Meanwhile Misfits is overflowing with questions of moral ambiguity. Instead of powers being given to the perfect moral person, the powers are bestowed upon a group of kids perpetually doing community service for petty crimes. They’ve killed dozens of people, they’ve stolen probably millions of dollars, they’ve exploited their powers to make money and get sex, so on and so forth. But at the end of it all, they always end up saving the day. The most interesting part is that 90% of the time it isn’t their powers that save the day, it’s their humanity. Whether we’re talking about Simon sacrificing himself so that he and Alisha can be together, or Curtis realizing the deeper differences between men and women, either way it ultimately isn’t their ability that saves the day.
And perhaps this has to do with the fact that their abilities are centered around their humanity. Instead of having laser eyes, or super strength, or the ability to fly faster than sound, they have abilities that are spawned from their own human flaws. Kelly can read minds, but only when she’s feeling judged and insecure; Curtis, the most masculine of the characters gains the ability to switch seamlessly between genders even though he doesn’t understand women at all. Alisha, who starts the series as a slut, suddenly can’t touch anyone’s bare skin without sending them in to a sexual frenzy, thus preventing her from ever feeling true intimacy. Hell Rudy’s ability is nothing more than a physical manifestation of his split personality.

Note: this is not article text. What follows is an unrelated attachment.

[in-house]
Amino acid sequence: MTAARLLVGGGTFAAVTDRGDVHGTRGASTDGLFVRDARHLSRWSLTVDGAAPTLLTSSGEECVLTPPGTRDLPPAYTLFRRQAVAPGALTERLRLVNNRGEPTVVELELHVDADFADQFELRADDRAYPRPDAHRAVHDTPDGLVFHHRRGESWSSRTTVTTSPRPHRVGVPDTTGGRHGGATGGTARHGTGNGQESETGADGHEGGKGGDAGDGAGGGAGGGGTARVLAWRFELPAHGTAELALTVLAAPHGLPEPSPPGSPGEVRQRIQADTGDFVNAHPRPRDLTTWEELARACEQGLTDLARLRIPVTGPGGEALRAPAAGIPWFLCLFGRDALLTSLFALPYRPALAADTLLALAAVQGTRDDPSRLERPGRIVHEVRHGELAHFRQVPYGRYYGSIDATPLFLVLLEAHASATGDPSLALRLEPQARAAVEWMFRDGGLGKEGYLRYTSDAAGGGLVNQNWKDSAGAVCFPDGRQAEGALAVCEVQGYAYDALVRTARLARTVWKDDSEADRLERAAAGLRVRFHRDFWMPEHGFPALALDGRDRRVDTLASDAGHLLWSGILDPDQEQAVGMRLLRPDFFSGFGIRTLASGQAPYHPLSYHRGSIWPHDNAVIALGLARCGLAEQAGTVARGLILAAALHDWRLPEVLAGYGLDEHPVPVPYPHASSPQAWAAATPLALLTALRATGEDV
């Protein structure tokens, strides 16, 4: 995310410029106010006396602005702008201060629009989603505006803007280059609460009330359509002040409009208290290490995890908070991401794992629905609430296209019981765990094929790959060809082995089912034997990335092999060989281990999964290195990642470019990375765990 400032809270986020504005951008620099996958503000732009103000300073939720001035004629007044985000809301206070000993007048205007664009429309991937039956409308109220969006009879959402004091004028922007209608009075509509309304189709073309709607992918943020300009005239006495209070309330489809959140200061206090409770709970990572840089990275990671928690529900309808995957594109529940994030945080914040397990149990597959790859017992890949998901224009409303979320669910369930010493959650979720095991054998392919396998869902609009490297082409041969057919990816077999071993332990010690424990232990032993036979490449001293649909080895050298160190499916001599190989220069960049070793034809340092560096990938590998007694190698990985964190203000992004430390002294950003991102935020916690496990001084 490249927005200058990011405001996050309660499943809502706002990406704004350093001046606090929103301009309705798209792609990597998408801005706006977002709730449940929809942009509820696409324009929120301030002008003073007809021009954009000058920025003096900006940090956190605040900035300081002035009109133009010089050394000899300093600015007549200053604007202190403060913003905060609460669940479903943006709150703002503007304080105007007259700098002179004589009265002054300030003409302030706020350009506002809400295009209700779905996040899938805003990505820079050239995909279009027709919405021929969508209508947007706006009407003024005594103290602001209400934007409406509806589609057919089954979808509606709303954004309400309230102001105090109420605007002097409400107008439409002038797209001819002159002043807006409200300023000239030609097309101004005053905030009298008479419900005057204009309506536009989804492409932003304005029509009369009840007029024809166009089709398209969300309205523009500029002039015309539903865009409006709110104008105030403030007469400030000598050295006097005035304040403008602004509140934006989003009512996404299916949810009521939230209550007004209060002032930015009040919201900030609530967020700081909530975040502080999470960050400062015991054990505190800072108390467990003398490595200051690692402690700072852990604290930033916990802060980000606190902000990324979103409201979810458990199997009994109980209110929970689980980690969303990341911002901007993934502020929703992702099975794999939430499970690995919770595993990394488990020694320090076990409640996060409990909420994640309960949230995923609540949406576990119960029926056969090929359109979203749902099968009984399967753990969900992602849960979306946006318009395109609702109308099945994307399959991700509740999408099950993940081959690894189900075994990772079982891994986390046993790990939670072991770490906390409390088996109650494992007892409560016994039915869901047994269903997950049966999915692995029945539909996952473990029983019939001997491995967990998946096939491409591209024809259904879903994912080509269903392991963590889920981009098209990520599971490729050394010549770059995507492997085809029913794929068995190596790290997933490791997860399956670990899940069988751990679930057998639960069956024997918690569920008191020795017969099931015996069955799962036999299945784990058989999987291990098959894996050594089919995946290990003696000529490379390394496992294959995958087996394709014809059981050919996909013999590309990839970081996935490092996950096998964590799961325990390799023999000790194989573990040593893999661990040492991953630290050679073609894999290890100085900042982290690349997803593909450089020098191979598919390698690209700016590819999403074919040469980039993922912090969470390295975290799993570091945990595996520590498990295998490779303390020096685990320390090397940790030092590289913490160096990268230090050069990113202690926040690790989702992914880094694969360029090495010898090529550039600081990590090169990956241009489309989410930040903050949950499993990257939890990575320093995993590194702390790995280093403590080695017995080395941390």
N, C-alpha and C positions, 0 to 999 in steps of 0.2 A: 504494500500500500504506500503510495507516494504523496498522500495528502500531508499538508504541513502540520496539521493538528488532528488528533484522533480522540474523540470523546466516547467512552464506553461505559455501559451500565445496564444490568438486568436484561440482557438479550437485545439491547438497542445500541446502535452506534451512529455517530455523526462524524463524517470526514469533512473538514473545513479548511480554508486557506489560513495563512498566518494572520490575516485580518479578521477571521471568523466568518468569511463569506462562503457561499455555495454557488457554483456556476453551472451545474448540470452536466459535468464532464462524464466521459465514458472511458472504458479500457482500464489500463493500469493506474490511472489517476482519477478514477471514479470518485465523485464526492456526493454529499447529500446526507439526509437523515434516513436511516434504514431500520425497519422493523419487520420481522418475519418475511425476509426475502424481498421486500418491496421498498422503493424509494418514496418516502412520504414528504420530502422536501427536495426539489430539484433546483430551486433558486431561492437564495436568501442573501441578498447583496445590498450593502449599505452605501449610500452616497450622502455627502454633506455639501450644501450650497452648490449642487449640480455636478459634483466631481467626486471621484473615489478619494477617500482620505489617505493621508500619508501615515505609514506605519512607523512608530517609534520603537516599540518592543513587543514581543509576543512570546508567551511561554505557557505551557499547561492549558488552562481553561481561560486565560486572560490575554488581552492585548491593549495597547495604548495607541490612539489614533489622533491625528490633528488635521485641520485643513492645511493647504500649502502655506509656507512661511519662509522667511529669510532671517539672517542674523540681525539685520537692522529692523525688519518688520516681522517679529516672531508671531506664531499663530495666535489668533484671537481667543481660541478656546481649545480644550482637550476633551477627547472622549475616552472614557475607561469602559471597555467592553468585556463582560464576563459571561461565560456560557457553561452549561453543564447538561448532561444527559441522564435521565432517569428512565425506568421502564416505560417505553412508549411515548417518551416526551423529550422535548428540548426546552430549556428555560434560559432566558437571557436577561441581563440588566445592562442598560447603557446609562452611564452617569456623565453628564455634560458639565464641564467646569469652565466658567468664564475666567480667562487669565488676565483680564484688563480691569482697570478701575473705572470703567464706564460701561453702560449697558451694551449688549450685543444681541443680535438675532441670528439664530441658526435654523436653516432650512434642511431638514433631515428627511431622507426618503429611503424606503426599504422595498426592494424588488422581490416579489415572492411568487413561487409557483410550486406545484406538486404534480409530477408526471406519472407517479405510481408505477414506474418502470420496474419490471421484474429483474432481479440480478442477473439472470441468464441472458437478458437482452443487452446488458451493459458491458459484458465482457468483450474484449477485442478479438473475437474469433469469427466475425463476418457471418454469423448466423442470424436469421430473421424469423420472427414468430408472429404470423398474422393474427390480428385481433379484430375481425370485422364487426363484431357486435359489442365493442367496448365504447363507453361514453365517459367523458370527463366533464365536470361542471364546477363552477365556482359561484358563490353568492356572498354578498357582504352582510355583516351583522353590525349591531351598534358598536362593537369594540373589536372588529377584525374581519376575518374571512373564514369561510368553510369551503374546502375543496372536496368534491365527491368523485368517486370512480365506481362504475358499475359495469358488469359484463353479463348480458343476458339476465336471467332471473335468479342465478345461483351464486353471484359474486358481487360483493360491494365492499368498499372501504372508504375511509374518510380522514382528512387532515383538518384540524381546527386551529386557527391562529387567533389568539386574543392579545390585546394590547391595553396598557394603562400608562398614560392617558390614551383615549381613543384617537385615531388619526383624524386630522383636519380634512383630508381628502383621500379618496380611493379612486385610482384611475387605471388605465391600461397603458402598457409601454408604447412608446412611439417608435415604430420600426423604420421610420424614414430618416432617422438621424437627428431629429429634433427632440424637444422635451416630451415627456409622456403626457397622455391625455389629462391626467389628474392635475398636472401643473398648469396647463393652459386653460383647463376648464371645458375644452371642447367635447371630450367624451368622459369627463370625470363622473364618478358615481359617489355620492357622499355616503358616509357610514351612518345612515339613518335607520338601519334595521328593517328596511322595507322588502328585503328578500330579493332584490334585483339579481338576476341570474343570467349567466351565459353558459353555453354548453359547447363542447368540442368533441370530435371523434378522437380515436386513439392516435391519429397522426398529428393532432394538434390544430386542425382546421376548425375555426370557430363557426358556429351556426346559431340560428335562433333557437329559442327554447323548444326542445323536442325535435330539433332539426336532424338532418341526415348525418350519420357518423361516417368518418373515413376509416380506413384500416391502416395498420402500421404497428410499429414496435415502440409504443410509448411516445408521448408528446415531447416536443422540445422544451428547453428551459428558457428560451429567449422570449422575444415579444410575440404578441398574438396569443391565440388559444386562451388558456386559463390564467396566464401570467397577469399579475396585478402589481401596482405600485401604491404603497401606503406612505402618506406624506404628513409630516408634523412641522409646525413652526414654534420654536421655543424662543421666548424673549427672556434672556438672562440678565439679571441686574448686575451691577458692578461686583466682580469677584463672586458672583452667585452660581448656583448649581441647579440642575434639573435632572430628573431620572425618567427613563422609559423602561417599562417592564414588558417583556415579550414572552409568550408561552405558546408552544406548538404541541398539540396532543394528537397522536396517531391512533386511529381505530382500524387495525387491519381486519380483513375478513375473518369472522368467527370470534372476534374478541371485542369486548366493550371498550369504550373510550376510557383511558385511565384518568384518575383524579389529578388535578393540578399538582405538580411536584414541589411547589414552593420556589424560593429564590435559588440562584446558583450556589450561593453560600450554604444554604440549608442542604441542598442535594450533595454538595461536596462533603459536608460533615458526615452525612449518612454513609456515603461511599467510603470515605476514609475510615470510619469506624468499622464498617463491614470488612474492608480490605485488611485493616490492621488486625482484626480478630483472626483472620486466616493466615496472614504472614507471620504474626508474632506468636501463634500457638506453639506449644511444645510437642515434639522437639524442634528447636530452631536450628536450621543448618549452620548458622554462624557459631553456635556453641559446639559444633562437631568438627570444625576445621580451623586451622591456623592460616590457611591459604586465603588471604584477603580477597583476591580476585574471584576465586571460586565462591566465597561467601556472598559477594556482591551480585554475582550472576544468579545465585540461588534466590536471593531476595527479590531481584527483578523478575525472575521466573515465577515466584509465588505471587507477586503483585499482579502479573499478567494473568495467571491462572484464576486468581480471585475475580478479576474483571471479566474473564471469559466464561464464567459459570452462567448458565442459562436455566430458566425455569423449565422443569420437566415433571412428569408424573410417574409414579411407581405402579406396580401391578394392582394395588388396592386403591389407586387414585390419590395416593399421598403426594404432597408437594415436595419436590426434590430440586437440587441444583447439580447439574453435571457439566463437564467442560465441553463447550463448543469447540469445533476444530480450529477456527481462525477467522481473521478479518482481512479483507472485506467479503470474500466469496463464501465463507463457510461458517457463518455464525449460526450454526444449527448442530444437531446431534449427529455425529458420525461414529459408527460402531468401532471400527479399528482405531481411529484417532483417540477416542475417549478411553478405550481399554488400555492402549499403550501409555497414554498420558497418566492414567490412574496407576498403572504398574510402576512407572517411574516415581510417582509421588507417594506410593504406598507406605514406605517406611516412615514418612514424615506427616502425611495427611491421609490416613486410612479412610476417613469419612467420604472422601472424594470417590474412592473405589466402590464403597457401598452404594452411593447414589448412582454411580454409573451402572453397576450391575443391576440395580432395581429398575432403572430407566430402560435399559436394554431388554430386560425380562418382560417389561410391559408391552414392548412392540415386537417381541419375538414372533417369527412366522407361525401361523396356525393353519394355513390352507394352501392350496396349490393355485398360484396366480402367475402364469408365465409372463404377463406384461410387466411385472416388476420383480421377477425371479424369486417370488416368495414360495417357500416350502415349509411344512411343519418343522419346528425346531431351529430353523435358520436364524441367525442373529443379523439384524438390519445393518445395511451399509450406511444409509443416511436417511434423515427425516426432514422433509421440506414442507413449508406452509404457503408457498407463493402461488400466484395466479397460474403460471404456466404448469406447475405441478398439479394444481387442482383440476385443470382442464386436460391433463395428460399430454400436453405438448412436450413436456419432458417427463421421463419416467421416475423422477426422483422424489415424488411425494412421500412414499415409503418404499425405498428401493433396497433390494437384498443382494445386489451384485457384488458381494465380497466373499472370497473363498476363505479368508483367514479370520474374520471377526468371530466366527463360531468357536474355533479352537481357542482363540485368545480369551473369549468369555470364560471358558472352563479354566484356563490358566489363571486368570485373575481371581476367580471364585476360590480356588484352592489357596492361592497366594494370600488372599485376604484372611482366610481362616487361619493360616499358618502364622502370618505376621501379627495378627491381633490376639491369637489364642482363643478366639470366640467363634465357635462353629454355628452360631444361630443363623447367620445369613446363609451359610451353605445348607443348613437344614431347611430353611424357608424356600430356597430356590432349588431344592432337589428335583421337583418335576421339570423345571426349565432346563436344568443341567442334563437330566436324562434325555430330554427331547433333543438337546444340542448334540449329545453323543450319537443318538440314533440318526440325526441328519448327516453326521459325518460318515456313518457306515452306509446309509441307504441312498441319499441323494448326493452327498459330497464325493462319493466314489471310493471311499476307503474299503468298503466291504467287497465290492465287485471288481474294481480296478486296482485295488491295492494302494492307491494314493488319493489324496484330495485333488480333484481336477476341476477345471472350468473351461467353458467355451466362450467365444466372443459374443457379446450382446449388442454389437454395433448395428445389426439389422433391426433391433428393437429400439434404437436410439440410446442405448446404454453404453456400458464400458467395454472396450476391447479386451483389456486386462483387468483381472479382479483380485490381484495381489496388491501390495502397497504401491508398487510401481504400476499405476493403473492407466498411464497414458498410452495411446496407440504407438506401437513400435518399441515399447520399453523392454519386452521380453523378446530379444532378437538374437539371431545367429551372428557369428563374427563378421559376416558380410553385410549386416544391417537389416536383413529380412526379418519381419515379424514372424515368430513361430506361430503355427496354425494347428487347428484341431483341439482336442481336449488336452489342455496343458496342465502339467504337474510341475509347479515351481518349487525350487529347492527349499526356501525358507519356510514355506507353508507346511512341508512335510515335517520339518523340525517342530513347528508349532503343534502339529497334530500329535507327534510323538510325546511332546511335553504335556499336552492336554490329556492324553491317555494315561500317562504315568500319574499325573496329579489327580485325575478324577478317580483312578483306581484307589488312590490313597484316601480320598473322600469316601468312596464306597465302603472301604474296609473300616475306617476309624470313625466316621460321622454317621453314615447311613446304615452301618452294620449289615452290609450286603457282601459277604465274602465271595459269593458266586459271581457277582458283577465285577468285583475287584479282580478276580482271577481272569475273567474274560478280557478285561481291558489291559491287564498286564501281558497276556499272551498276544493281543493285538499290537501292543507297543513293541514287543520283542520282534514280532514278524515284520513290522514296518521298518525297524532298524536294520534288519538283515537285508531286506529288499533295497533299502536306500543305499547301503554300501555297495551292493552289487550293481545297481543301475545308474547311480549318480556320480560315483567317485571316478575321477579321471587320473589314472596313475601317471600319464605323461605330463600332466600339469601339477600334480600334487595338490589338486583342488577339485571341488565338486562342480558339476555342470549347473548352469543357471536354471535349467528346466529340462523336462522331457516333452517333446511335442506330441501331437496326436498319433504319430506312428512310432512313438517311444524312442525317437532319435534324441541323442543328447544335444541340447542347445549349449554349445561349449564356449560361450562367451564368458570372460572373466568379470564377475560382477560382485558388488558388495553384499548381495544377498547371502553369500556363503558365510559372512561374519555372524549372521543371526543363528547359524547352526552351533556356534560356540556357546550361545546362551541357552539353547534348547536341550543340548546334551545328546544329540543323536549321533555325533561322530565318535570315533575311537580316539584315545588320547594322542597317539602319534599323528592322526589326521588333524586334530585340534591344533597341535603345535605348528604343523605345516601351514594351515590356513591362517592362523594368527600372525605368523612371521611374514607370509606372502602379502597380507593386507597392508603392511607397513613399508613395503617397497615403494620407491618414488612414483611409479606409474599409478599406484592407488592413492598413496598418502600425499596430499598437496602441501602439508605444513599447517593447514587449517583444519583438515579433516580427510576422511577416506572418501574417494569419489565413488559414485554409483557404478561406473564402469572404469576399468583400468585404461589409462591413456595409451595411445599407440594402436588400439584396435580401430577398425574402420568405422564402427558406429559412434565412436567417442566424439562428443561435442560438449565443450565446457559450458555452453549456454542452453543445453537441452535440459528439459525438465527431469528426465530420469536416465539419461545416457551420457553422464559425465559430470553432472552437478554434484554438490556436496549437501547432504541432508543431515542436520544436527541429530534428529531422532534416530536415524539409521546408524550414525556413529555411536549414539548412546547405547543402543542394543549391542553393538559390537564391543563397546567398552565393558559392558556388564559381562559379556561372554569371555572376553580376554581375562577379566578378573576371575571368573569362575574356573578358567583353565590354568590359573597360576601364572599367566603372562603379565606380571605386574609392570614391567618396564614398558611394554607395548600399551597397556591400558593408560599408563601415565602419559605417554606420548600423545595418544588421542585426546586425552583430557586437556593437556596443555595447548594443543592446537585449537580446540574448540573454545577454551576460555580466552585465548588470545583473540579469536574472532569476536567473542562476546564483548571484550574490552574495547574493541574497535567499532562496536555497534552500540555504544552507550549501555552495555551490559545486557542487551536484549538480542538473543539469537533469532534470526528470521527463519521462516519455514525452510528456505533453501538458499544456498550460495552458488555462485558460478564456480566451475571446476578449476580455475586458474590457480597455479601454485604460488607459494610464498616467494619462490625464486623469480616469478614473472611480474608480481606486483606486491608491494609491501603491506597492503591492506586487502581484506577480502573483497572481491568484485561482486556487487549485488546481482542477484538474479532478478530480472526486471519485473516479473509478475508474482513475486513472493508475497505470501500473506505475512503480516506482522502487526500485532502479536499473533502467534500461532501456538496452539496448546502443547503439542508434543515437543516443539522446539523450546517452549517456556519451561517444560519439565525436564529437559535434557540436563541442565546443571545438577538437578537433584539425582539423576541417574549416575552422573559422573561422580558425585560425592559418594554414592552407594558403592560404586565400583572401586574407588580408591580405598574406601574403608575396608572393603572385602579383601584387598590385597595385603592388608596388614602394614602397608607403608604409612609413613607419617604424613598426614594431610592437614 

So now, after this too long blog, I’ve finally reached the point where I can definitively answer the question I’ve asked, that being, why are our classic ideals of heroism fading, and why are these morally ambiguous heroes coming to the forefront of our society?
My answer is, that I have no fucking idea why. Honestly. This entire post, with all these examples, and all these questions, has been so that I could reach the answer of, I don’t know. Perhaps our society is becoming more introspective. Perhaps it’s because of the phenomenon described in Thomas Friedman’s “The World is Flat”, basically being that when you can log on to a computer and see a satellite picture of Russia, or set up a group video chat with friends from Japan and Brazil at the same time, we lose the desire to explore our surroundings; and when there’s nothing more around us to explore, we resort to exploring ourselves. Perhaps the physical world doesn’t hold as much wonder as it used to, and so we as a collective have resorted to exploring our subconscious and studying our inner demons.
Who knows, maybe it’s just that Superman’s marketing team sucks. Whatever the case may be, it is clear, at least to me, that the world of our heroes is changing, and it’s changing because of us. Personally I think it’s changing for the better, but maybe you disagree.
Thank god this post is over, it’s way too long. Also, I really don’t feel like editing this, so if there are grammatical or spelling errors, get over it.